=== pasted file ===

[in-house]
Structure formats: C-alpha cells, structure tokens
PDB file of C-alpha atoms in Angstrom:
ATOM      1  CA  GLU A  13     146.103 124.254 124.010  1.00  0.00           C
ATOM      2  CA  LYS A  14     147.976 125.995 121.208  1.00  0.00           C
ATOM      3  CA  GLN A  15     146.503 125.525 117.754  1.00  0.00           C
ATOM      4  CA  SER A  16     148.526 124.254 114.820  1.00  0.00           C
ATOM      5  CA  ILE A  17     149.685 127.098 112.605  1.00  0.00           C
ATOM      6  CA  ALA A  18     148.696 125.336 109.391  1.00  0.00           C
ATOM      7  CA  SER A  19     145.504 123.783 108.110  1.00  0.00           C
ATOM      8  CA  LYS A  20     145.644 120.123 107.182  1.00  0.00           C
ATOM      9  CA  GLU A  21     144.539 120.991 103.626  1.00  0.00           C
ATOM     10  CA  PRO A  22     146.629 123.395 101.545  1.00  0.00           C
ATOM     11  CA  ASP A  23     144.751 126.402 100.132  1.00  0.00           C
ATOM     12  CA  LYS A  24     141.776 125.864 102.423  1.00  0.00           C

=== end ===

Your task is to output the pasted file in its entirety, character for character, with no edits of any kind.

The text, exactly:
[in-house]
Structure formats: C-alpha cells, structure tokens
PDB file of C-alpha atoms in Angstrom:
ATOM      1  CA  GLU A  13     146.103 124.254 124.010  1.00  0.00           C
ATOM      2  CA  LYS A  14     147.976 125.995 121.208  1.00  0.00           C
ATOM      3  CA  GLN A  15     146.503 125.525 117.754  1.00  0.00           C
ATOM      4  CA  SER A  16     148.526 124.254 114.820  1.00  0.00           C
ATOM      5  CA  ILE A  17     149.685 127.098 112.605  1.00  0.00           C
ATOM      6  CA  ALA A  18     148.696 125.336 109.391  1.00  0.00           C
ATOM      7  CA  SER A  19     145.504 123.783 108.110  1.00  0.00           C
ATOM      8  CA  LYS A  20     145.644 120.123 107.182  1.00  0.00           C
ATOM      9  CA  GLU A  21     144.539 120.991 103.626  1.00  0.00           C
ATOM     10  CA  PRO A  22     146.629 123.395 101.545  1.00  0.00           C
ATOM     11  CA  ASP A  23     144.751 126.402 100.132  1.00  0.00           C
ATOM     12  CA  LYS A  24     141.776 125.864 102.423  1.00  0.00           C